Student Naval Aviators in the Advanced Strike pipeline spend approximately two years learning everything from aerodynamics and physiology to air combat maneuvering and carrier qualification. During the training pipeline, they spend nearly 250 hours in the air testing their skills on three different airframes and refine those skills over the course of 75 simulator hours. Earning one’s Wings of Gold does not spell the end of training. The new Naval Aviator’s final stop before hitting the Fleet is the Fleet Replacement Squadron, where they perfect their art in their assigned airframe, spending another 175 hours in the air and in the simulator. When a Naval Aviator executes his orders to his first fleet squadron, he has spent at least 500 hours in hands-on training scenarios.

What is expected of a new Naval Aviator? What do wings mean on Day 1? Wings only come after an officer has demonstrated that they are able to meet a well-defined standard. When seasoned pilots accept a Nugget into their ready room, they see a pilot who can safely operate their aircraft, manage their respective mission and flight administration, and serve as a competent and safe wingman.

Aviators are well-trained before reporting to the Fleet and we have established the practical meaning of wings. What is the true nature of the product, though? On Day 1, the Naval Aviator Nugget will already have demonstrated proficiency at landing aboard a carrier during day and night operations. During his initial weeks in the squadron, he could be entrusted to conduct mid-air refueling, air-to-ground strike, strafing, and close-air-support missions, carrier qualifications, or high-value air-asset escort duties. With these baseline skills, the new aviators are immediately useful to their squadrons and are able to jump into the rigorous Strike Fighter Tactics Instructor-lead curriculum.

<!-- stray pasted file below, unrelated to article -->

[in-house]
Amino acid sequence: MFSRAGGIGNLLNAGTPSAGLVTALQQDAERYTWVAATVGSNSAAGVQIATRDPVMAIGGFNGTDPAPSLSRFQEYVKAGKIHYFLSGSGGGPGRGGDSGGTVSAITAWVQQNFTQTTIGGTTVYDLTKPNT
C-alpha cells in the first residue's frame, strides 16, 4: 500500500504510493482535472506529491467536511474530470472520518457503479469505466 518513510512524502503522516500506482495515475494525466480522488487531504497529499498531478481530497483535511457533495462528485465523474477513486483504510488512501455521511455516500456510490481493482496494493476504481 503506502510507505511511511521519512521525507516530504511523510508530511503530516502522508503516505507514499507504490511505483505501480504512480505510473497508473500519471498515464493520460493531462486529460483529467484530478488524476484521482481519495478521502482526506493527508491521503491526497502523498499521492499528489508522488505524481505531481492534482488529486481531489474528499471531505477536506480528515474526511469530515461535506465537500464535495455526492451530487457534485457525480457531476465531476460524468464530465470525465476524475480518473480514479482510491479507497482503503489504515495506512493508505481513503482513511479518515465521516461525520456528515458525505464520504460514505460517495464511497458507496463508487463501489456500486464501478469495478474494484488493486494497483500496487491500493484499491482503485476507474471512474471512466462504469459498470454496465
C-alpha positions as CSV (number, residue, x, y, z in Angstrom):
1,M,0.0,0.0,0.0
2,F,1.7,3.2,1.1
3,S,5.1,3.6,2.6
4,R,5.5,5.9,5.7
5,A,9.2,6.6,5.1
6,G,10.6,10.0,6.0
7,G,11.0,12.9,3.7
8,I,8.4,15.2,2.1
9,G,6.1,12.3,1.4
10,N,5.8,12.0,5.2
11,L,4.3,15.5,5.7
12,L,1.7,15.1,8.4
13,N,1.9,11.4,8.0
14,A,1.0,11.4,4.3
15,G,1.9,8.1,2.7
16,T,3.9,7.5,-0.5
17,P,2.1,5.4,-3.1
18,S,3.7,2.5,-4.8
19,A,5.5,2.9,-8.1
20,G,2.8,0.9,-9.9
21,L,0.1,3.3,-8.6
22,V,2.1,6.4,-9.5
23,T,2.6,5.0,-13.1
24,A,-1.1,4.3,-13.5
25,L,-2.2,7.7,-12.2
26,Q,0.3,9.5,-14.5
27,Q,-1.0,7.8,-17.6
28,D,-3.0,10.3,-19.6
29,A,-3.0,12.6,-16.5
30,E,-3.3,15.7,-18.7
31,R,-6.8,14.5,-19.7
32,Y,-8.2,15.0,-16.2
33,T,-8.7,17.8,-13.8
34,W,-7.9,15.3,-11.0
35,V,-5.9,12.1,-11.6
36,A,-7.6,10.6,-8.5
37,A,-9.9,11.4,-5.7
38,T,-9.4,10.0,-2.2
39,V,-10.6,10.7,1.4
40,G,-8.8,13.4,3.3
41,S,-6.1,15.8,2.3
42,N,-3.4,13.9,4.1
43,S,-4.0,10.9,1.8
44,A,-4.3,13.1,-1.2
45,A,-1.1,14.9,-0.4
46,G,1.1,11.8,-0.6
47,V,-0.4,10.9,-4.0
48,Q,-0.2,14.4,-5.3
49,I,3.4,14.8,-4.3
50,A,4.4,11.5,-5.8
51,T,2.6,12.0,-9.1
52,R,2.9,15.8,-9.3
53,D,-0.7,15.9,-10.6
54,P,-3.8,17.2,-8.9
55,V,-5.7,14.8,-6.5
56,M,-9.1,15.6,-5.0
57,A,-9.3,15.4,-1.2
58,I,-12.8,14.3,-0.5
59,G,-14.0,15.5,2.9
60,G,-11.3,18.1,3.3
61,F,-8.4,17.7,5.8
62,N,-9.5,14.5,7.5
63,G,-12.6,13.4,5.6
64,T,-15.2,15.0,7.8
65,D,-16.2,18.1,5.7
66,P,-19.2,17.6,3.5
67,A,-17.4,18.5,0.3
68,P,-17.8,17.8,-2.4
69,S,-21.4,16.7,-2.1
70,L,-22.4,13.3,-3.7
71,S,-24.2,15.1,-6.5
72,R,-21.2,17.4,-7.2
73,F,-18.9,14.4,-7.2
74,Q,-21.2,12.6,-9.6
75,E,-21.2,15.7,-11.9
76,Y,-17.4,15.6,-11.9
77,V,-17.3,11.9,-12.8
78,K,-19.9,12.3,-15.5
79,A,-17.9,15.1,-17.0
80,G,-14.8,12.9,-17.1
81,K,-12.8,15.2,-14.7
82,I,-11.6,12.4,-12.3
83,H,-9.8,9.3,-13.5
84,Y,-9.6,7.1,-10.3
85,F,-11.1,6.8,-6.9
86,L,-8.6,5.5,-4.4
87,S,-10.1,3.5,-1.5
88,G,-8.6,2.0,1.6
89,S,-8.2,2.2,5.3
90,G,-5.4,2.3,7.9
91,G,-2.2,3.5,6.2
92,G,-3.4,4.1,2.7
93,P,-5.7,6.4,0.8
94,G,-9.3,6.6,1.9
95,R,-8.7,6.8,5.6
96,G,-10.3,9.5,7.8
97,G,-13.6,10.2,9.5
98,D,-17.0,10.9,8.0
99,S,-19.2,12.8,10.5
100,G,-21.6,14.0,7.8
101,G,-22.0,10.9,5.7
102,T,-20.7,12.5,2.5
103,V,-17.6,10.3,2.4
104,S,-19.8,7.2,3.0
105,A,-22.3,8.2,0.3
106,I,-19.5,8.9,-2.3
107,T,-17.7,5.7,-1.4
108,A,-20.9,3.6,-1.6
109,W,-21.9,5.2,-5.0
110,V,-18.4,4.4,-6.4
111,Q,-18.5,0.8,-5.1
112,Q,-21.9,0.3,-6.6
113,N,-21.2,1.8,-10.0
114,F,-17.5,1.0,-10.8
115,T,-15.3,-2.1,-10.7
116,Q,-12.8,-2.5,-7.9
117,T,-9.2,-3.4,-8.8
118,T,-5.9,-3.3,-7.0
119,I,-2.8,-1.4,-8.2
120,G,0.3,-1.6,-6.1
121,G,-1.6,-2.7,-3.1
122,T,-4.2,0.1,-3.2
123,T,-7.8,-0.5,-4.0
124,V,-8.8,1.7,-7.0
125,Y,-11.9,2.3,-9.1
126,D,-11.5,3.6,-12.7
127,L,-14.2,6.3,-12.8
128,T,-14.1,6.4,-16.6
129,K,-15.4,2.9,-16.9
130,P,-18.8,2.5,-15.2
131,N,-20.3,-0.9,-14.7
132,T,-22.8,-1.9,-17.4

Like aviators, Nuclear Surface Warfare Officers also use the train-to-qualify method. After they complete a conventional division officer tour, they spend 6 months at Nuclear Power School where they master advanced mathematics, chemistry, physics, and nuclear theory. This school is widely acknowledged as the most demanding academic program in the U.S. military. They continue their pipeline with an intensive 6 months of hands-on watch-standing training and examinations at one of two Nuclear Power Training Units, or Prototype. Their community’s methods are known internally as the “Gold Standard.” This standard is rigid, unquestioned, and unabashedly enforced. When an officer graduates Prototype, they report to their aircraft carrier as a proven, and more importantly, qualified watch-stander. Shortly after reporting, a SWO Nuke Nugget earns their platform endorsement and re-qualifies on their ship as a Plant Watch Officer, immediately contributing to their department’s watch organization while also leading their respective division.